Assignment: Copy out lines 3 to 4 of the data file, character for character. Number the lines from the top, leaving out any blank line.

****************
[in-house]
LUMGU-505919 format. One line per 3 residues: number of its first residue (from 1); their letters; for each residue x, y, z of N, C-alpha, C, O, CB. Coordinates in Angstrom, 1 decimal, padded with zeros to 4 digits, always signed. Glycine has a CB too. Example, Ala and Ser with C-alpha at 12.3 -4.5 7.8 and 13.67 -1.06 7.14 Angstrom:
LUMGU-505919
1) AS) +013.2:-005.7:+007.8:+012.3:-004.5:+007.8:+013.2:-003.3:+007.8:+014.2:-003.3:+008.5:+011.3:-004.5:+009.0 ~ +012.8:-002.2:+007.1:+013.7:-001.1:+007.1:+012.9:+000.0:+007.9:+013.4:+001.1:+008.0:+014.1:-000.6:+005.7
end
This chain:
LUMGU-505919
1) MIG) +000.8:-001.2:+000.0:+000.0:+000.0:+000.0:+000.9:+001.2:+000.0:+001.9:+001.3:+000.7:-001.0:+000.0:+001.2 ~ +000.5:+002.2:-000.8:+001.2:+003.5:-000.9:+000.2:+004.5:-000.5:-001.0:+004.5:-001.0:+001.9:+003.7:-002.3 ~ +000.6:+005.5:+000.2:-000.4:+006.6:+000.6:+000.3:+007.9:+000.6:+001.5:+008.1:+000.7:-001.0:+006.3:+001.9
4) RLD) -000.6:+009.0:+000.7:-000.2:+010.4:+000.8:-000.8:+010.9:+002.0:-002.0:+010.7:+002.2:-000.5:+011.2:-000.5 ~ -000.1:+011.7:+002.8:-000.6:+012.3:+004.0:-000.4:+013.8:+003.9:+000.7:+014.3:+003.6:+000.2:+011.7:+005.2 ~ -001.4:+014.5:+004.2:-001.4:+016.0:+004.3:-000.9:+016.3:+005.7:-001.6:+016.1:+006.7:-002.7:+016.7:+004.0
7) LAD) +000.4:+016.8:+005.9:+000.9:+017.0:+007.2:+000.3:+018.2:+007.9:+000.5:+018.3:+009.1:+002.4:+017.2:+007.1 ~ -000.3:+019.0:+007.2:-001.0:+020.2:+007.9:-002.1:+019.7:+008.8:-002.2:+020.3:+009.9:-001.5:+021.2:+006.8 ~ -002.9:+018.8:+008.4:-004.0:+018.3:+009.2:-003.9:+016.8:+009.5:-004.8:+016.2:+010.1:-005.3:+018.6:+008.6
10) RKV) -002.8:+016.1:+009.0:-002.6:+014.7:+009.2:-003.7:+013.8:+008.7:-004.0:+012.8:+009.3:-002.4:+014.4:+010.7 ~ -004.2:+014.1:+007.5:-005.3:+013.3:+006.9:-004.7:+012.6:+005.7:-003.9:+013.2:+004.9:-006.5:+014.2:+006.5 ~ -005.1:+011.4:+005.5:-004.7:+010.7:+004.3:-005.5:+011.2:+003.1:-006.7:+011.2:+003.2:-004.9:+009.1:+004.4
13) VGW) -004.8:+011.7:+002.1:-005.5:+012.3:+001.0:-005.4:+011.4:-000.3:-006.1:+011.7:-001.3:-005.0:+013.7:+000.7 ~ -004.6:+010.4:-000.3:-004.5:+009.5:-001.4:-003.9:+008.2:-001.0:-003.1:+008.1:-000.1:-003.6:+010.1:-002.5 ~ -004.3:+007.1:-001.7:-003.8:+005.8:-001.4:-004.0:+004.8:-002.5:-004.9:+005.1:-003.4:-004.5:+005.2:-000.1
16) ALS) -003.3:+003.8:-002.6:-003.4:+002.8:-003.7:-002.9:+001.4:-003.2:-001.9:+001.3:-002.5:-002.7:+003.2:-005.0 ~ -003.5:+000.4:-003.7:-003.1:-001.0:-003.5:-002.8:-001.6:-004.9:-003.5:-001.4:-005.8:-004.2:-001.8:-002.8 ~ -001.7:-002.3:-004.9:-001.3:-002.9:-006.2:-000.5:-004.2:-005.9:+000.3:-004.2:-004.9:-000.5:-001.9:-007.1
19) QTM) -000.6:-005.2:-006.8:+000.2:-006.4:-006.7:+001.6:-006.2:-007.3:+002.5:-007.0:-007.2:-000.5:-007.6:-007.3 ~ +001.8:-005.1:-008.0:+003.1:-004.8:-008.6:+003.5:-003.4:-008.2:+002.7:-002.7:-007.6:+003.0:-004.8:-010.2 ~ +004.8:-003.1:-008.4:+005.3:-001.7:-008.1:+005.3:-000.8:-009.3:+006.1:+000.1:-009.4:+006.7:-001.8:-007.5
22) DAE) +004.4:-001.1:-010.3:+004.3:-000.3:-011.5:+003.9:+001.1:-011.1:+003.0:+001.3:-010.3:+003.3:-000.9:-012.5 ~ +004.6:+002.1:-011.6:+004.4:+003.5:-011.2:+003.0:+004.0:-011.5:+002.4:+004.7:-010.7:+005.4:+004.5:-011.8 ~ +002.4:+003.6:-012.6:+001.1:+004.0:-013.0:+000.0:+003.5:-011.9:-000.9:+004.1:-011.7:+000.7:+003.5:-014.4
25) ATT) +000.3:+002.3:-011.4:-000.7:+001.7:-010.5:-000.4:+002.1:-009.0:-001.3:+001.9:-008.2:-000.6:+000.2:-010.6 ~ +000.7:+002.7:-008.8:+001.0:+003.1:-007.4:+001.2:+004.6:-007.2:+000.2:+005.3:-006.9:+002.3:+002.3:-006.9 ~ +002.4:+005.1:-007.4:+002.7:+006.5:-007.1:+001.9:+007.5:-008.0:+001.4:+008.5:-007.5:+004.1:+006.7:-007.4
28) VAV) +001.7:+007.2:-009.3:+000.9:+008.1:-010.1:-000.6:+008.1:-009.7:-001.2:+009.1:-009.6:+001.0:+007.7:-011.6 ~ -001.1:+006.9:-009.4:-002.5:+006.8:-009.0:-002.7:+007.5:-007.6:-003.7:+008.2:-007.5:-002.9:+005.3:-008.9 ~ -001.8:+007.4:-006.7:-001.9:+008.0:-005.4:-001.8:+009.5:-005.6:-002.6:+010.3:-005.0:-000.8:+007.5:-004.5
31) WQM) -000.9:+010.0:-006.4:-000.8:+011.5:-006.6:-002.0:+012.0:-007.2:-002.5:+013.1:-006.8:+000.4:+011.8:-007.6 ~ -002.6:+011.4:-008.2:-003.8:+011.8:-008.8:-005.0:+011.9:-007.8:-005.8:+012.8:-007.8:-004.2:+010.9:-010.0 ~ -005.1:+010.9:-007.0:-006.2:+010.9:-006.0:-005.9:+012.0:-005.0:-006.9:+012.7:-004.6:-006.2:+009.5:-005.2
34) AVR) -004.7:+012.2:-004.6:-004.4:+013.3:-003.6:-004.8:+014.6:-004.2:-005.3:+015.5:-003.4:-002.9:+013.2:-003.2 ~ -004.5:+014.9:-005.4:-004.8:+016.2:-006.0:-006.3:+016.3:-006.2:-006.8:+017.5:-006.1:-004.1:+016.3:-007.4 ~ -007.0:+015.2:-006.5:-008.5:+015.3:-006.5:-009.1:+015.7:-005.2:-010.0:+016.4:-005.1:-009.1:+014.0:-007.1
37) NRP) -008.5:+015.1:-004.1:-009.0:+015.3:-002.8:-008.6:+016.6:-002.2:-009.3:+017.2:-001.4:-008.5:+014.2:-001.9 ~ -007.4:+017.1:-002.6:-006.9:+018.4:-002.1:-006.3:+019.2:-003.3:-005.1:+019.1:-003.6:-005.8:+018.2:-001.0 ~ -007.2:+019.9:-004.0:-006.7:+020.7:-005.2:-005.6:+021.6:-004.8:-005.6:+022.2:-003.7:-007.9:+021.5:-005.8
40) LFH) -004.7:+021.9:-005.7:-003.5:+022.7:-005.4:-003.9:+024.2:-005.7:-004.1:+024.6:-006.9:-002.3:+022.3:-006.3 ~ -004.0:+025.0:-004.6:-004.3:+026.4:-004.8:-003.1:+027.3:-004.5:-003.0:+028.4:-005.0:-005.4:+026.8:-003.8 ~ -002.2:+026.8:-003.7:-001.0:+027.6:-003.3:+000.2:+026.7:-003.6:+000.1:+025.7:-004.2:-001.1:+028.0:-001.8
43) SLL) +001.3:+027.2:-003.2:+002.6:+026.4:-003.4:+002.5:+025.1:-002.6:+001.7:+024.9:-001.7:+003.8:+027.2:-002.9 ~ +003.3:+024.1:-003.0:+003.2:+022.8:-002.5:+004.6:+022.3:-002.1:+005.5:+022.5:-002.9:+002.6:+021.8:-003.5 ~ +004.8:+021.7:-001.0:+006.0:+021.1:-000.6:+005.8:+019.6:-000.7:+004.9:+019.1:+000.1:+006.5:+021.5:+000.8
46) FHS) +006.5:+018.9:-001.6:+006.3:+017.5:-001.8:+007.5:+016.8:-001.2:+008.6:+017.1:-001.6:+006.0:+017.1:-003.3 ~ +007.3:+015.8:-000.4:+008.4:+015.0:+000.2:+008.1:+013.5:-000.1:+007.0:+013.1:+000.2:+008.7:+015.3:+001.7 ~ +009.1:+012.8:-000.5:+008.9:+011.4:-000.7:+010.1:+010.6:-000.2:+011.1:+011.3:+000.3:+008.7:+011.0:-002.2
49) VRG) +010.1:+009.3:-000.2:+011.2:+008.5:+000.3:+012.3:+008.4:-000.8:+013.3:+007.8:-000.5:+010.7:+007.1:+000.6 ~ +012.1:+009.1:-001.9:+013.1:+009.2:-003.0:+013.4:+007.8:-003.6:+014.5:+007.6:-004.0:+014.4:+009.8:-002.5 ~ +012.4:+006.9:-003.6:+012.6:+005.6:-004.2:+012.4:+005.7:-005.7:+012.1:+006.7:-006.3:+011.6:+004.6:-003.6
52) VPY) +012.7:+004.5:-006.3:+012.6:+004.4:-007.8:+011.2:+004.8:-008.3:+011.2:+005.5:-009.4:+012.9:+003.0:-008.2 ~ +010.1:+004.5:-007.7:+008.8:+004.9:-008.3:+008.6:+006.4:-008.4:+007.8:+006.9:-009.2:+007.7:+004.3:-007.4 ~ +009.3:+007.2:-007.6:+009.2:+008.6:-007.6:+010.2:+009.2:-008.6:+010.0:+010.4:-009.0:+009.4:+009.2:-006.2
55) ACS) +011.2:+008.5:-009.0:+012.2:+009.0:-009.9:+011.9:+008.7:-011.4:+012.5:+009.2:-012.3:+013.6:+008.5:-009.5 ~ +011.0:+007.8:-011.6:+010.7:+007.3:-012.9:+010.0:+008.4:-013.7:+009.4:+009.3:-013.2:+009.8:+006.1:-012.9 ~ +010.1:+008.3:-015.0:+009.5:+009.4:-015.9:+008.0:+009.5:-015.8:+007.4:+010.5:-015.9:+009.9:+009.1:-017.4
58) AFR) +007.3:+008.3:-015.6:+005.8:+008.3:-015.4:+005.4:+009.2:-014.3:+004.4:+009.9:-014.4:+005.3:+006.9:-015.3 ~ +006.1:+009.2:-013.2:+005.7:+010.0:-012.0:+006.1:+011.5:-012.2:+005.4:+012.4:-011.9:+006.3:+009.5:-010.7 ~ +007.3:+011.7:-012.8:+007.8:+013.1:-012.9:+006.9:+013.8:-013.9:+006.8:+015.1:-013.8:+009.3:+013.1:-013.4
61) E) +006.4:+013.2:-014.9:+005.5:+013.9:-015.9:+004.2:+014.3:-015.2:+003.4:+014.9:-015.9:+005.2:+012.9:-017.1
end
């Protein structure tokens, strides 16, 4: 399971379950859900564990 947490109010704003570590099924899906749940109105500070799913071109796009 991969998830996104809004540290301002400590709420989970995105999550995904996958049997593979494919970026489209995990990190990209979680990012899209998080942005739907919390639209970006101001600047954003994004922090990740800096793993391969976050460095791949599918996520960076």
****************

LUMGU-505919
1) AS) +013.2:-005.7:+007.8:+012.3:-004.5:+007.8:+013.2:-003.3:+007.8:+014.2:-003.3:+008.5:+011.3:-004.5:+009.0 ~ +012.8:-002.2:+007.1:+013.7:-001.1:+007.1:+012.9:+000.0:+007.9:+013.4:+001.1:+008.0:+014.1:-000.6:+005.7